Who really runs Austin?
Austin city politics is complicated by the fact that poverty levels among unskilled workers are increasing and the city is not sure how to handle that. The poor want to work but the city is gentrifying and forcing them out via living costs. Austin is largely guided by the various active elements of the business lobby, without much real opportunity for grassroots democracy, probably until we have a larger council and single member districts.
Austin’s growth policy is largely geared toward recruiting new industry based on highly paid skilled professionals as the following material makes clear.
There is a big budget ($14 million over five years) shadow government lobbying effort by the Greater Austin Chamber of Commerce called “Opportunity Austin”. In some cases there may be a trickle down benefit from these chamber-led polices to the broad population of existing residents, but the lobbying outfit is basically designed to recruit new high tech industry. Why? To pump up growth to sell new homes to help the suburban sprawl homebuilders, which is where the biggest profits outside the industries recruited are made in this region.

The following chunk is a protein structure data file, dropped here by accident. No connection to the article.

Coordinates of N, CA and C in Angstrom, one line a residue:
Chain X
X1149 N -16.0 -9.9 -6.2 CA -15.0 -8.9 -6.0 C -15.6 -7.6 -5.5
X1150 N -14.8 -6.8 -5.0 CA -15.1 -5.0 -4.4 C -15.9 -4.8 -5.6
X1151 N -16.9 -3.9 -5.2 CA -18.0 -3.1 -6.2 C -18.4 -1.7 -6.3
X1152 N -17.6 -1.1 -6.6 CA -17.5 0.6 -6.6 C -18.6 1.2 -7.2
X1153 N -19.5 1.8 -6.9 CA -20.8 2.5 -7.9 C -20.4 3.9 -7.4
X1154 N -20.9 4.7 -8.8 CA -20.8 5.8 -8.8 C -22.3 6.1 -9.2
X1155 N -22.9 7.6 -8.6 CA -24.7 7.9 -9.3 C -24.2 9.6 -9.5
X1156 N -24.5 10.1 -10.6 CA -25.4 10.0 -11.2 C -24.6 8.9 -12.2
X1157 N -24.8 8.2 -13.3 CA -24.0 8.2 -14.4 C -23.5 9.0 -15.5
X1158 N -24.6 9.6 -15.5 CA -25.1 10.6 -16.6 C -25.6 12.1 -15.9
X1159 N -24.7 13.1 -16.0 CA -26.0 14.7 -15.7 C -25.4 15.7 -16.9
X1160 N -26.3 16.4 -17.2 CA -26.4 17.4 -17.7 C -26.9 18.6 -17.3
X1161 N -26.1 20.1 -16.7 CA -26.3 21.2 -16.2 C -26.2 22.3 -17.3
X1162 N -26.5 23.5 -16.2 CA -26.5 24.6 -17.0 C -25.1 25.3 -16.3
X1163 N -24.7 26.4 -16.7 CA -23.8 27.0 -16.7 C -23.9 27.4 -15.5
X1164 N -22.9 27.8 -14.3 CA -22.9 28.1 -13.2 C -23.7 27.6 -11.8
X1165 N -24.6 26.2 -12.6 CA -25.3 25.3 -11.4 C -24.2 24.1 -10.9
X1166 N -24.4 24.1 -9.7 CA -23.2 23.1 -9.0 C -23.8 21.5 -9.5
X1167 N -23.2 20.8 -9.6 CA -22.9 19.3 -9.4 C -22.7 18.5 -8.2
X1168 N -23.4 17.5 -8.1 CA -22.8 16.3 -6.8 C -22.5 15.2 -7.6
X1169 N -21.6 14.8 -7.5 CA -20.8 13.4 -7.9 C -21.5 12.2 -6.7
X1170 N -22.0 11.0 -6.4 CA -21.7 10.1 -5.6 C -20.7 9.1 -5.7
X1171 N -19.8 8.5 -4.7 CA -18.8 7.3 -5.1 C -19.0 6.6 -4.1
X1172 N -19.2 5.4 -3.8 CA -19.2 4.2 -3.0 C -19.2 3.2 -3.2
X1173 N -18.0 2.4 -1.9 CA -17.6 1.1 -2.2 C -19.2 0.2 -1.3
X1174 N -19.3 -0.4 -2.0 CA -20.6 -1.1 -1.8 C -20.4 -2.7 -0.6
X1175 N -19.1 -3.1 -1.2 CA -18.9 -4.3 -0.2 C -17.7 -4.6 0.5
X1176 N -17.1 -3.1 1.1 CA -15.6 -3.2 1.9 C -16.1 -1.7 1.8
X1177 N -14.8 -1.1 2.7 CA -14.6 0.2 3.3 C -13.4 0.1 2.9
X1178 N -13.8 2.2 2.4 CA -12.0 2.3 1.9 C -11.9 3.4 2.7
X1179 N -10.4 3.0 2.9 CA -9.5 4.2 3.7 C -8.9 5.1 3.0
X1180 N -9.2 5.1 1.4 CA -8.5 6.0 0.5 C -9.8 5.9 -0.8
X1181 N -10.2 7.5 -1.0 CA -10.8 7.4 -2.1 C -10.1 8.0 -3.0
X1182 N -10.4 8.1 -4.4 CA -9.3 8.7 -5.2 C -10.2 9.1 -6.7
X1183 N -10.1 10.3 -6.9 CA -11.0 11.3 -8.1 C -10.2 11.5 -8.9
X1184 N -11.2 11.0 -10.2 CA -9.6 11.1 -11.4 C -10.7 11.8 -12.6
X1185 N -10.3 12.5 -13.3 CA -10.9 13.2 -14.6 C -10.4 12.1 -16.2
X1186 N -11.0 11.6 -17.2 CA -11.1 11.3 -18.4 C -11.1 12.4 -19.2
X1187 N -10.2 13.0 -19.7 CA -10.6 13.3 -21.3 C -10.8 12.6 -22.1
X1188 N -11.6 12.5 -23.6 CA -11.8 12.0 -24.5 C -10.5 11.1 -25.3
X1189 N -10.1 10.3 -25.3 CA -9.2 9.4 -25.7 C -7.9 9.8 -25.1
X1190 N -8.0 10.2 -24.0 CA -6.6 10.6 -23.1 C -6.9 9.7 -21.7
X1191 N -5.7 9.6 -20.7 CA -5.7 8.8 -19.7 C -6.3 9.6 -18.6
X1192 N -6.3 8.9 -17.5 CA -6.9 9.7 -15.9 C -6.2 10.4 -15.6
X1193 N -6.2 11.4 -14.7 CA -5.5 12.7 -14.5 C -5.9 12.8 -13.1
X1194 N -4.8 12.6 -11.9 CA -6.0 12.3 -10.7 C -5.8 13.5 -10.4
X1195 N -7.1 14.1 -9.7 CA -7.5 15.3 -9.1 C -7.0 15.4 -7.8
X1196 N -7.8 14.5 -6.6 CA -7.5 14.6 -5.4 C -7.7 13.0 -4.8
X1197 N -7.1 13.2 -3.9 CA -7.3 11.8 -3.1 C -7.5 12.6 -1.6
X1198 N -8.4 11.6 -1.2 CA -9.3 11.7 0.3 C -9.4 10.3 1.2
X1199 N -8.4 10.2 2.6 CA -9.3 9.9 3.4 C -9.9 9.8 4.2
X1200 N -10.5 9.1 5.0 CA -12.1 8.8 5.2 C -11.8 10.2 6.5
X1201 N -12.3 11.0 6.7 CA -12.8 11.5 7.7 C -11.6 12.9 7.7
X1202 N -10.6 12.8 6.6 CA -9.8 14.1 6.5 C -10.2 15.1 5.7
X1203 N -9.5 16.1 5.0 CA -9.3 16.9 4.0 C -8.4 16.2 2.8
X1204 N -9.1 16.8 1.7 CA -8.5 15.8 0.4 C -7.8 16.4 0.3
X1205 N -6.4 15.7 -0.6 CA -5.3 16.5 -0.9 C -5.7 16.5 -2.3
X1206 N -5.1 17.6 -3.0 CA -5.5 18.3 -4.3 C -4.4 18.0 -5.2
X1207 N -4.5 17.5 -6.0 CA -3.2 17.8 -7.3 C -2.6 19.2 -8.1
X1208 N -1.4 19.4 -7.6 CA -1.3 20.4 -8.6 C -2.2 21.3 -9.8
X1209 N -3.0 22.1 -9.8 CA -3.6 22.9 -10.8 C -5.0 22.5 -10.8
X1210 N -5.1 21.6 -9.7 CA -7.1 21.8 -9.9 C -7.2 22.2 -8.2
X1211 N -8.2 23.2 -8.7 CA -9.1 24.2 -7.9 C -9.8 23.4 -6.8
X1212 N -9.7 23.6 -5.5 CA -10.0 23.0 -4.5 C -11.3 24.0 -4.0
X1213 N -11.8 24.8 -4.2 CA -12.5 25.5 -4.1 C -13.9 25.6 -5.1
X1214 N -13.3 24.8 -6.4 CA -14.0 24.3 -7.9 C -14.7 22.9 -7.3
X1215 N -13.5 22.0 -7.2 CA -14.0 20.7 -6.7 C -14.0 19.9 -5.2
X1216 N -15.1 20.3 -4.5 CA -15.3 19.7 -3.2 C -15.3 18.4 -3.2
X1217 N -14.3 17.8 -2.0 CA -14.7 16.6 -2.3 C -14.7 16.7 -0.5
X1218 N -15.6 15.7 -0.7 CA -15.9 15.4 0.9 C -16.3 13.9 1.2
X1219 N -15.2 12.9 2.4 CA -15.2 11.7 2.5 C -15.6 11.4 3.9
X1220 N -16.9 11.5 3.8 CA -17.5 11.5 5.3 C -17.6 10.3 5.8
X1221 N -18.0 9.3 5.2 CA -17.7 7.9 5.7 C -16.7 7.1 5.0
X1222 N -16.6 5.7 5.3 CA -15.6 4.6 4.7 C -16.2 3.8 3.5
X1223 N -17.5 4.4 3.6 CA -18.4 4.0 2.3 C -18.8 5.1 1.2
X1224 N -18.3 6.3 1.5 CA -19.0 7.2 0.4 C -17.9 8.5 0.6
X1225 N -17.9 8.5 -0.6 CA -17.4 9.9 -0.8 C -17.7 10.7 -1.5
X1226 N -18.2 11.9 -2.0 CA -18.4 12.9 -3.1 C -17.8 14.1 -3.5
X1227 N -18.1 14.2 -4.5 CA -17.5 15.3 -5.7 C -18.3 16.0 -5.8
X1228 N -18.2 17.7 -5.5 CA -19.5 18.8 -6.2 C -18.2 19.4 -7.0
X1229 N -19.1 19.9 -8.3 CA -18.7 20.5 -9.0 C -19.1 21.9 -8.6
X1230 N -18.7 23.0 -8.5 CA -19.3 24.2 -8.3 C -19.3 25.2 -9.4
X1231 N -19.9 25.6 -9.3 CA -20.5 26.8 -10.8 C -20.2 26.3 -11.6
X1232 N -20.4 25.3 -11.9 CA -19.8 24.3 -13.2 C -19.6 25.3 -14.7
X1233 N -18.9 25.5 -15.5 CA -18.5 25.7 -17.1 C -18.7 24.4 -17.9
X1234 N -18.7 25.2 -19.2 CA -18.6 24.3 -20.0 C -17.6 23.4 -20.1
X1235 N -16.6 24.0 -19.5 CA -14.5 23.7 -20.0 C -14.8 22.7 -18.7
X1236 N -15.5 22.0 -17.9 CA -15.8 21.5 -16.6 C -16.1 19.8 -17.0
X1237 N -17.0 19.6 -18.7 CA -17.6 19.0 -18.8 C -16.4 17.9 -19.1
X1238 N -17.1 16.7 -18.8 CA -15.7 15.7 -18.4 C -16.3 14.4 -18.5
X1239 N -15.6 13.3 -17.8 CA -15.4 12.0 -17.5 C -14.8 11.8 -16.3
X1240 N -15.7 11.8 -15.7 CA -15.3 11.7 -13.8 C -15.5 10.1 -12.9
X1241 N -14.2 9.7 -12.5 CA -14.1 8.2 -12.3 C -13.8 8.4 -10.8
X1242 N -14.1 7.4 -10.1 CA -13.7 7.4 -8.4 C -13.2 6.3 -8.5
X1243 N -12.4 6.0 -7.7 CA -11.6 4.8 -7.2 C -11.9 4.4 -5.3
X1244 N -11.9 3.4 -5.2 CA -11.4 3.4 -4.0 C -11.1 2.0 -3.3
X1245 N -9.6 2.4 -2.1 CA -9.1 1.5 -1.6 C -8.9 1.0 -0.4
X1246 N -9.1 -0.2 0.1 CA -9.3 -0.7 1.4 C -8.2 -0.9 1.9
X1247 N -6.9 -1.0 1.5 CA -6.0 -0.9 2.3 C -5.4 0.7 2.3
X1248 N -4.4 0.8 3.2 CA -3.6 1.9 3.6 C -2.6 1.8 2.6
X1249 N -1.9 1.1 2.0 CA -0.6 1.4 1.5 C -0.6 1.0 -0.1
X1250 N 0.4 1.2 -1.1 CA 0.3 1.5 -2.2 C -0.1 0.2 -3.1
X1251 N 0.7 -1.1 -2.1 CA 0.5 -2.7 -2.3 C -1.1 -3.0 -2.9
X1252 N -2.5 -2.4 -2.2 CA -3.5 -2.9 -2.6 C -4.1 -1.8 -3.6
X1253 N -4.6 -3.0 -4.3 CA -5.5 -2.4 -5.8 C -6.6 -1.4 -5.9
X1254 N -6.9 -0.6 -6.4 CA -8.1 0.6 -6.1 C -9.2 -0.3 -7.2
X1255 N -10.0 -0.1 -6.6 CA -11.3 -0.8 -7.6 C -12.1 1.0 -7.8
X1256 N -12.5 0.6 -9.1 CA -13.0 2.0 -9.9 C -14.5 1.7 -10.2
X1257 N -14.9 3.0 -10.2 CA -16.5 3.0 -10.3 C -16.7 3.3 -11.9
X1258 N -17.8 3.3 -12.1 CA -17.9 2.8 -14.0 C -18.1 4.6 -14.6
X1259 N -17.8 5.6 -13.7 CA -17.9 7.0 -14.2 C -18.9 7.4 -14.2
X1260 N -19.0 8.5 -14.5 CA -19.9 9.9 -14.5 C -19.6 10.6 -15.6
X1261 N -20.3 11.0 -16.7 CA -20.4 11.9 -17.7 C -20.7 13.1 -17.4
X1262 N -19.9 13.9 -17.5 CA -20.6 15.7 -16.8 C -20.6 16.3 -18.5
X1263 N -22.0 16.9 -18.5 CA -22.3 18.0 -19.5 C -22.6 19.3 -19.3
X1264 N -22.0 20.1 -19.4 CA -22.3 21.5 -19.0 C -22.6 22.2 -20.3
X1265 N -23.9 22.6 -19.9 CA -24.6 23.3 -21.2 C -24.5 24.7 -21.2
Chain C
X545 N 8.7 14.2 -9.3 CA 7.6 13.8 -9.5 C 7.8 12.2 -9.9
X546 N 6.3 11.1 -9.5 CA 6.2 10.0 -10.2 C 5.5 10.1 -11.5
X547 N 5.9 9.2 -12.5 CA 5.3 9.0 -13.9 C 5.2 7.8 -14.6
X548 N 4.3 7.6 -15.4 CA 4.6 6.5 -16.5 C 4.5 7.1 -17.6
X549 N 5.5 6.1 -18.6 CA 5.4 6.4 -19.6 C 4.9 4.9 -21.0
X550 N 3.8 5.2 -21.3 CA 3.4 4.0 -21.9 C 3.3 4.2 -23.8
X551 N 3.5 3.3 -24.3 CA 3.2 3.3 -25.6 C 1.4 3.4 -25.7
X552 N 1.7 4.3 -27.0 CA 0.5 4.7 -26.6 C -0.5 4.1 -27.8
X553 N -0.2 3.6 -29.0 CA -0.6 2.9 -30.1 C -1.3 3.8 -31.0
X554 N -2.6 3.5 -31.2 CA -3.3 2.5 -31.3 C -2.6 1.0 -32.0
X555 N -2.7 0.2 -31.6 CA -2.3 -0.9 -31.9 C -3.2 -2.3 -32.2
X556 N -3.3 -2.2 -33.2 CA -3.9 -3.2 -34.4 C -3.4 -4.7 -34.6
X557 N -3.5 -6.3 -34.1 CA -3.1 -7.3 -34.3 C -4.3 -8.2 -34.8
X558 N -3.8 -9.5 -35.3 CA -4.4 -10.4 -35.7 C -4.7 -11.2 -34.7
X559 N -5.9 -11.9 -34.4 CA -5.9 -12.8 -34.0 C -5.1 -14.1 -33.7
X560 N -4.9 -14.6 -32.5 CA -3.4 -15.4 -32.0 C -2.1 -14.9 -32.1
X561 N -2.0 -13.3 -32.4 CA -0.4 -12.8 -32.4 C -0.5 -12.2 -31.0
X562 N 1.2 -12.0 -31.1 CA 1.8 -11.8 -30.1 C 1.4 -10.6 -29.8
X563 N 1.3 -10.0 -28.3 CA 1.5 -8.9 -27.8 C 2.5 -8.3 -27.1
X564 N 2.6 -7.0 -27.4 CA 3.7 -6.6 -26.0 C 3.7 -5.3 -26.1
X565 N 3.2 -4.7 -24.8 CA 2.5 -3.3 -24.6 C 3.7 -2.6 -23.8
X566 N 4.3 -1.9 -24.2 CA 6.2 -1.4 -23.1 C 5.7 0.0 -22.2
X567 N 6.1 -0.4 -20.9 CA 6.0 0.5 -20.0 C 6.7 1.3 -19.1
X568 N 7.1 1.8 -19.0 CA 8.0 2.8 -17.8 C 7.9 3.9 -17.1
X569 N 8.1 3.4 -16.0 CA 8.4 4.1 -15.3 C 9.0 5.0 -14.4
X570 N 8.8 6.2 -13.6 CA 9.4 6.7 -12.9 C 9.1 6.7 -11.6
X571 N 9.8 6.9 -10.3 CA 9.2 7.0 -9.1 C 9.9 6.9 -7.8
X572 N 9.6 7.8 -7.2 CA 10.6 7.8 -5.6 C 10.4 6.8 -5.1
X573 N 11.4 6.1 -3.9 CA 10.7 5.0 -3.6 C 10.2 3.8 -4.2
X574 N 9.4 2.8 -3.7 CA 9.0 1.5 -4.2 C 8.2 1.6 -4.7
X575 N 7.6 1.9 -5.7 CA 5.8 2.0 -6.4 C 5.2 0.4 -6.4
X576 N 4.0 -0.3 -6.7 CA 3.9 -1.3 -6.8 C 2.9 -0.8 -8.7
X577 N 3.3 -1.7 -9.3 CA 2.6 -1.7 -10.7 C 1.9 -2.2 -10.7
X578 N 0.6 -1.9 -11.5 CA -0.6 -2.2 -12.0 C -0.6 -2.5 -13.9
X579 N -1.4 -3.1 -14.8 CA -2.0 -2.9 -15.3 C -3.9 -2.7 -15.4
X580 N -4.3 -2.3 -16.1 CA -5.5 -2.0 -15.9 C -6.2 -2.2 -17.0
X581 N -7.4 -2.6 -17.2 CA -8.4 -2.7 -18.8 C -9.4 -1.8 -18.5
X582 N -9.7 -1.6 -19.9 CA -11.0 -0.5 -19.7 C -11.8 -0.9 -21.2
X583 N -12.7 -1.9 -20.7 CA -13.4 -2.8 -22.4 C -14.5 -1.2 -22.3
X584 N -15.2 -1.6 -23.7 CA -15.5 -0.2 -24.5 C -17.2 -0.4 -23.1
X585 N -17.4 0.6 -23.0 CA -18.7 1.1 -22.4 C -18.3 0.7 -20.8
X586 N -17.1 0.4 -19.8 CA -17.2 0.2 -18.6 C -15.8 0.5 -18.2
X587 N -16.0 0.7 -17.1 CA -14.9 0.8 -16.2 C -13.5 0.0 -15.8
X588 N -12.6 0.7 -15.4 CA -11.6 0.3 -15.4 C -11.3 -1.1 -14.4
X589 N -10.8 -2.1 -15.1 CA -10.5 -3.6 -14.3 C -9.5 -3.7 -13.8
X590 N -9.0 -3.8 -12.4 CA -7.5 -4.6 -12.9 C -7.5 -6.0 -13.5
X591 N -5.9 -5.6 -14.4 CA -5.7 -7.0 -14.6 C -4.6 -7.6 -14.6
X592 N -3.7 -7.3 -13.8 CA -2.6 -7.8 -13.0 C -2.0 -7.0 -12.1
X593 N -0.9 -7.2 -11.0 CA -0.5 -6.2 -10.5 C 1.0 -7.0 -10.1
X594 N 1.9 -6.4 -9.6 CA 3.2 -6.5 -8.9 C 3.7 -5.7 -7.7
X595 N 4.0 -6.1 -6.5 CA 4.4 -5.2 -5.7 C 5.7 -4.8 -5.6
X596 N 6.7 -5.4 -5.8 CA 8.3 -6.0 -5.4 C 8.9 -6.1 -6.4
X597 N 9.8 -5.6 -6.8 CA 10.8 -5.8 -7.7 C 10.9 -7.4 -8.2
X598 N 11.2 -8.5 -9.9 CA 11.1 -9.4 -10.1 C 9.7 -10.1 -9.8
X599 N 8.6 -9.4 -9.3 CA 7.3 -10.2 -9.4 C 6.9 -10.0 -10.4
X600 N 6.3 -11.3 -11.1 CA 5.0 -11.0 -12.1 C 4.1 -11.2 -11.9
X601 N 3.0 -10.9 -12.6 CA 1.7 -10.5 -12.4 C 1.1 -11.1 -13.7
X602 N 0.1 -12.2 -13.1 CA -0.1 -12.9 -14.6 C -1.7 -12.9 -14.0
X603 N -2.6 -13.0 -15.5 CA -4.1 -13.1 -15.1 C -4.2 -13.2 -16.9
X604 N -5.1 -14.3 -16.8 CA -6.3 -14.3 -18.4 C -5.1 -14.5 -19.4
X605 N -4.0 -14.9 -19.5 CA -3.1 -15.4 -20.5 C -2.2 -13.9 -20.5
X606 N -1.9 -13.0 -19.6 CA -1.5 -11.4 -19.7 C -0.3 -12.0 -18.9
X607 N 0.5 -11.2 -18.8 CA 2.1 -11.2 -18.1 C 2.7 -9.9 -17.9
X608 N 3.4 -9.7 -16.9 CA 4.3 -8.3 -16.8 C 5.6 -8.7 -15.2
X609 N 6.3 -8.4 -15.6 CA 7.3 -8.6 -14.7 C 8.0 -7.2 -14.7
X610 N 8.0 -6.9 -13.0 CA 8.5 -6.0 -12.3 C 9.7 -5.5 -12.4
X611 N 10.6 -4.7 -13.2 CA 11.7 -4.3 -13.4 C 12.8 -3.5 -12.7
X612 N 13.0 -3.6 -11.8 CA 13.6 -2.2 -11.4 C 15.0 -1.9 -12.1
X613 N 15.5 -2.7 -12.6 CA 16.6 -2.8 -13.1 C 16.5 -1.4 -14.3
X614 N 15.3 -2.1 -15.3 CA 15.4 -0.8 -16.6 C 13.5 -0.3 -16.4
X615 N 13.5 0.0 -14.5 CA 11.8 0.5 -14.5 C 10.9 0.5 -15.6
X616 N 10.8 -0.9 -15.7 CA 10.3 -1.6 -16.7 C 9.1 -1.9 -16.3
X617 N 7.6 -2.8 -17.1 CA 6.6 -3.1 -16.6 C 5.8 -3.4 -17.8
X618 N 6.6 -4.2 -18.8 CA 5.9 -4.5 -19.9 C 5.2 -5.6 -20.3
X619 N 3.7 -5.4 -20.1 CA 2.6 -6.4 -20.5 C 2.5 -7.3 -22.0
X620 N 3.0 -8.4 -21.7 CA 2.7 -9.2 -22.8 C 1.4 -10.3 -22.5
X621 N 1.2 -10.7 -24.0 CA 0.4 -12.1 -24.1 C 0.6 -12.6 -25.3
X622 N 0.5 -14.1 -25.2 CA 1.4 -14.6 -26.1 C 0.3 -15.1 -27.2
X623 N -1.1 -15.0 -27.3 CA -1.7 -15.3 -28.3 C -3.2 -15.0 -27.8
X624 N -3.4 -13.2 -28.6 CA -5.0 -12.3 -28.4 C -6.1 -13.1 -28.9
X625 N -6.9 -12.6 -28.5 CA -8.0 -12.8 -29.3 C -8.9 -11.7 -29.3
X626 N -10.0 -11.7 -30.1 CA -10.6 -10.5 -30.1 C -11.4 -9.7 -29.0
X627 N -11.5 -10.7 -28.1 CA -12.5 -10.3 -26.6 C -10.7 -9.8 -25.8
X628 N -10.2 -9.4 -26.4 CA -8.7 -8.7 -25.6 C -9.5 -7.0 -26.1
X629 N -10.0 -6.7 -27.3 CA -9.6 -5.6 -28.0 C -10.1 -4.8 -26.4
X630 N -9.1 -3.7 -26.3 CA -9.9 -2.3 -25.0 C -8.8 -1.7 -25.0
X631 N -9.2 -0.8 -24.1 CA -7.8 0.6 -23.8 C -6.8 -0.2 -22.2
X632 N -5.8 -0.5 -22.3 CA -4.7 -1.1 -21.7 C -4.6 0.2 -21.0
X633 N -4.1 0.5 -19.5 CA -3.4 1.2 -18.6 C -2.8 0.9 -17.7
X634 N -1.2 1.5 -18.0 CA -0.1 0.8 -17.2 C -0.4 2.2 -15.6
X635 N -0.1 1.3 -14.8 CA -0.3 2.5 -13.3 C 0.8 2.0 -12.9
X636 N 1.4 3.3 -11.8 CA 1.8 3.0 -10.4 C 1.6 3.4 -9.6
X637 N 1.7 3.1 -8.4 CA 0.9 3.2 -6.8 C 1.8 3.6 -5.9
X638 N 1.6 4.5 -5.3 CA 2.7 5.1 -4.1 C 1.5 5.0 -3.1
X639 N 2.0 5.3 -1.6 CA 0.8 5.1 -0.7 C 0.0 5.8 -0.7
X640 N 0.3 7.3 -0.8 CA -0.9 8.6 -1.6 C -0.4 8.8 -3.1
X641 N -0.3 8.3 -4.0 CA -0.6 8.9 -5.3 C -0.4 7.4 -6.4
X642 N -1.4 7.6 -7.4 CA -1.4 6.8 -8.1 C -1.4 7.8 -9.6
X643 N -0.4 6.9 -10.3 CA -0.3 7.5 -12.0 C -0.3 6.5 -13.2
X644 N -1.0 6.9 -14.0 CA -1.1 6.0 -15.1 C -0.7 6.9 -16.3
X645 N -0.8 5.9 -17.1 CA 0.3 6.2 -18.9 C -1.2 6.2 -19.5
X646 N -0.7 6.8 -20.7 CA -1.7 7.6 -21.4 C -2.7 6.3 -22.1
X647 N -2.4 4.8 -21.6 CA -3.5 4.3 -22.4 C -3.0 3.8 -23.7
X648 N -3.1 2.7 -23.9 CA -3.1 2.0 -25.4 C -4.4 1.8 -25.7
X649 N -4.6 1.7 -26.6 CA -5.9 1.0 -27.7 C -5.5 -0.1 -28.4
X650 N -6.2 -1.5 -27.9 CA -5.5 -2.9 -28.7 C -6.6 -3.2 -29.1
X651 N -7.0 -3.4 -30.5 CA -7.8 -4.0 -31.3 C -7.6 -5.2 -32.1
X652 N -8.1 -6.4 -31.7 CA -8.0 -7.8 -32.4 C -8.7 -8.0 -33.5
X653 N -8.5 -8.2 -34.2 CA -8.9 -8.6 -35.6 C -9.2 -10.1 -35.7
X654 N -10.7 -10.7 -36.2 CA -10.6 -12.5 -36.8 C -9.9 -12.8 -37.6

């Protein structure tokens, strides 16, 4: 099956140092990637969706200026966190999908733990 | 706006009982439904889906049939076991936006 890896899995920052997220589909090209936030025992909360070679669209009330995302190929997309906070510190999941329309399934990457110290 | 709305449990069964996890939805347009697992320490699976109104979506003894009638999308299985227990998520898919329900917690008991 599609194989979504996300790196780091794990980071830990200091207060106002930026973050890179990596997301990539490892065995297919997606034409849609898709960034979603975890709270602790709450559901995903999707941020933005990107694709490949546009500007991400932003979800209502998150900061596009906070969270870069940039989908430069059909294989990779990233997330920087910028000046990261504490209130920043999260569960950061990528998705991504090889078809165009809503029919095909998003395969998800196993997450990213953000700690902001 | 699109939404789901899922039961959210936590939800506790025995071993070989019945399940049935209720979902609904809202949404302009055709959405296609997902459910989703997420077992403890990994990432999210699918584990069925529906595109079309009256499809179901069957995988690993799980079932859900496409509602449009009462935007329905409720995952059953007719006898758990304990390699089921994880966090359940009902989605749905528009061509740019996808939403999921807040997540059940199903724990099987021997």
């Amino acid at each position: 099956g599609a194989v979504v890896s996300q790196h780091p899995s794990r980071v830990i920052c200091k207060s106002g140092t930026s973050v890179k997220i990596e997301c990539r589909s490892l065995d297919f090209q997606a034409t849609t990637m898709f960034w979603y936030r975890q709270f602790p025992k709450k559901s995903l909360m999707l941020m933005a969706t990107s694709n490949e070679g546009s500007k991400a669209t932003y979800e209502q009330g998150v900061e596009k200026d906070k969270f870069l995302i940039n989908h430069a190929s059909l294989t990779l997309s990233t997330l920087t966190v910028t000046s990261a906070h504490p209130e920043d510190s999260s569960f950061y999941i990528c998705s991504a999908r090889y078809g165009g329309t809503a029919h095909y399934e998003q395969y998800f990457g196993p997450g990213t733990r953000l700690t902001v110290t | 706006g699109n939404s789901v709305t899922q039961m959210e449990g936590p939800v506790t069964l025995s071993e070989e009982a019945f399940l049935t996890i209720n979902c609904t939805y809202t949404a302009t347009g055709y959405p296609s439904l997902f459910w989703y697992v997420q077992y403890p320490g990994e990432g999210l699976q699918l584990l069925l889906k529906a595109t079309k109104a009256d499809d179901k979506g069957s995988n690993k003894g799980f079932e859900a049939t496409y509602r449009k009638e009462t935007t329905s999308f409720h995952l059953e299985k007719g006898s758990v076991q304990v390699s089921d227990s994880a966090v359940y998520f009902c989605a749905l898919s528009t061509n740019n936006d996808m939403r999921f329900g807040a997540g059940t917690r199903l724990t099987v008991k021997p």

What [you can find here (PDF format, 3.5 mB) is the latest 2006 “Opportunity Austin” report.
They clearly and explicitly lay out their goals for Austin region growth policy. And then their goals tend to turn into city policy.
It’s a bit hard to follow without the graphics and text formatting, complicated by their theme this year, — which is to compare Austin to a big bee colony of hard workers dedicated toward increasing the production of honey (profits) for the hive bosses! I’m serious, as you’ll see from the strange references to bees and honey production scattered throughout the text below.
(See the list of names way at the bottom of [the Chamber of Commerce report] for those who are arguably the real leaders of Austin: the 2006 Greater Austin Economic Development Corporation Board, starting with its chair, Gary Farmer).